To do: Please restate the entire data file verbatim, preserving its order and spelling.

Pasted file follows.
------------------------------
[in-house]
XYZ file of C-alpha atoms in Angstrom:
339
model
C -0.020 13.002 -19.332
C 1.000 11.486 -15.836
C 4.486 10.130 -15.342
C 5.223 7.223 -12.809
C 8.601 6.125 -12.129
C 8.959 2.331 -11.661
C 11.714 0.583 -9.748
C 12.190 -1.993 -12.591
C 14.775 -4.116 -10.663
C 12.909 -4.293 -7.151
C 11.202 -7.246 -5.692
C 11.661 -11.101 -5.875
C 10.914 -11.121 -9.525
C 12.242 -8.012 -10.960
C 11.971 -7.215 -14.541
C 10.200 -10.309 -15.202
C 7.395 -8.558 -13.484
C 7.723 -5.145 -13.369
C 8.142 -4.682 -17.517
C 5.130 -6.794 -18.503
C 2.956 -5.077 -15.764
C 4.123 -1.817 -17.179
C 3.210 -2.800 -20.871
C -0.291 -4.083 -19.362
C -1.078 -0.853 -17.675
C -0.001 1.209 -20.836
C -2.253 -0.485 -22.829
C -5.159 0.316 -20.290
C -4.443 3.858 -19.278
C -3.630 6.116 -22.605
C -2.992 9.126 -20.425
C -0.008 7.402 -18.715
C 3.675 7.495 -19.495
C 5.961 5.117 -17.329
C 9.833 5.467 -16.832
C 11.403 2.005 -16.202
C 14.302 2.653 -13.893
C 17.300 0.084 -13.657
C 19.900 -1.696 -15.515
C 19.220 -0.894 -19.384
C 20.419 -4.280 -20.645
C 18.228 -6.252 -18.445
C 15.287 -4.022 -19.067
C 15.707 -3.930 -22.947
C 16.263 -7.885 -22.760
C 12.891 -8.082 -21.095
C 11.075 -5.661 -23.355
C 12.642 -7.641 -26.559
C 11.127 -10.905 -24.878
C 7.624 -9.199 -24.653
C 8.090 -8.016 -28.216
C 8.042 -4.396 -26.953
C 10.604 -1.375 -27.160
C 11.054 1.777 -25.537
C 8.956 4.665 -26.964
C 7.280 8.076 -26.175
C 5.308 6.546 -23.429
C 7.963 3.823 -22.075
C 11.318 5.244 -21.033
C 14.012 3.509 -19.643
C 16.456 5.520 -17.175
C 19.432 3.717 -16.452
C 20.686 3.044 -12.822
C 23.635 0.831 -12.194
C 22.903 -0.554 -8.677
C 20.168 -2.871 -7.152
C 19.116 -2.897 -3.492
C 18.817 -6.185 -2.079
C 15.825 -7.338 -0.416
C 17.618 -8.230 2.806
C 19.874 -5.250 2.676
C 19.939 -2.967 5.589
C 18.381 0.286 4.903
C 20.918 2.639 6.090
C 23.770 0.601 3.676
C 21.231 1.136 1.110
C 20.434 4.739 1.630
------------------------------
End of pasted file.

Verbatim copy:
[in-house]
XYZ file of C-alpha atoms in Angstrom:
339
model
C -0.020 13.002 -19.332
C 1.000 11.486 -15.836
C 4.486 10.130 -15.342
C 5.223 7.223 -12.809
C 8.601 6.125 -12.129
C 8.959 2.331 -11.661
C 11.714 0.583 -9.748
C 12.190 -1.993 -12.591
C 14.775 -4.116 -10.663
C 12.909 -4.293 -7.151
C 11.202 -7.246 -5.692
C 11.661 -11.101 -5.875
C 10.914 -11.121 -9.525
C 12.242 -8.012 -10.960
C 11.971 -7.215 -14.541
C 10.200 -10.309 -15.202
C 7.395 -8.558 -13.484
C 7.723 -5.145 -13.369
C 8.142 -4.682 -17.517
C 5.130 -6.794 -18.503
C 2.956 -5.077 -15.764
C 4.123 -1.817 -17.179
C 3.210 -2.800 -20.871
C -0.291 -4.083 -19.362
C -1.078 -0.853 -17.675
C -0.001 1.209 -20.836
C -2.253 -0.485 -22.829
C -5.159 0.316 -20.290
C -4.443 3.858 -19.278
C -3.630 6.116 -22.605
C -2.992 9.126 -20.425
C -0.008 7.402 -18.715
C 3.675 7.495 -19.495
C 5.961 5.117 -17.329
C 9.833 5.467 -16.832
C 11.403 2.005 -16.202
C 14.302 2.653 -13.893
C 17.300 0.084 -13.657
C 19.900 -1.696 -15.515
C 19.220 -0.894 -19.384
C 20.419 -4.280 -20.645
C 18.228 -6.252 -18.445
C 15.287 -4.022 -19.067
C 15.707 -3.930 -22.947
C 16.263 -7.885 -22.760
C 12.891 -8.082 -21.095
C 11.075 -5.661 -23.355
C 12.642 -7.641 -26.559
C 11.127 -10.905 -24.878
C 7.624 -9.199 -24.653
C 8.090 -8.016 -28.216
C 8.042 -4.396 -26.953
C 10.604 -1.375 -27.160
C 11.054 1.777 -25.537
C 8.956 4.665 -26.964
C 7.280 8.076 -26.175
C 5.308 6.546 -23.429
C 7.963 3.823 -22.075
C 11.318 5.244 -21.033
C 14.012 3.509 -19.643
C 16.456 5.520 -17.175
C 19.432 3.717 -16.452
C 20.686 3.044 -12.822
C 23.635 0.831 -12.194
C 22.903 -0.554 -8.677
C 20.168 -2.871 -7.152
C 19.116 -2.897 -3.492
C 18.817 -6.185 -2.079
C 15.825 -7.338 -0.416
C 17.618 -8.230 2.806
C 19.874 -5.250 2.676
C 19.939 -2.967 5.589
C 18.381 0.286 4.903
C 20.918 2.639 6.090
C 23.770 0.601 3.676
C 21.231 1.136 1.110
C 20.434 4.739 1.630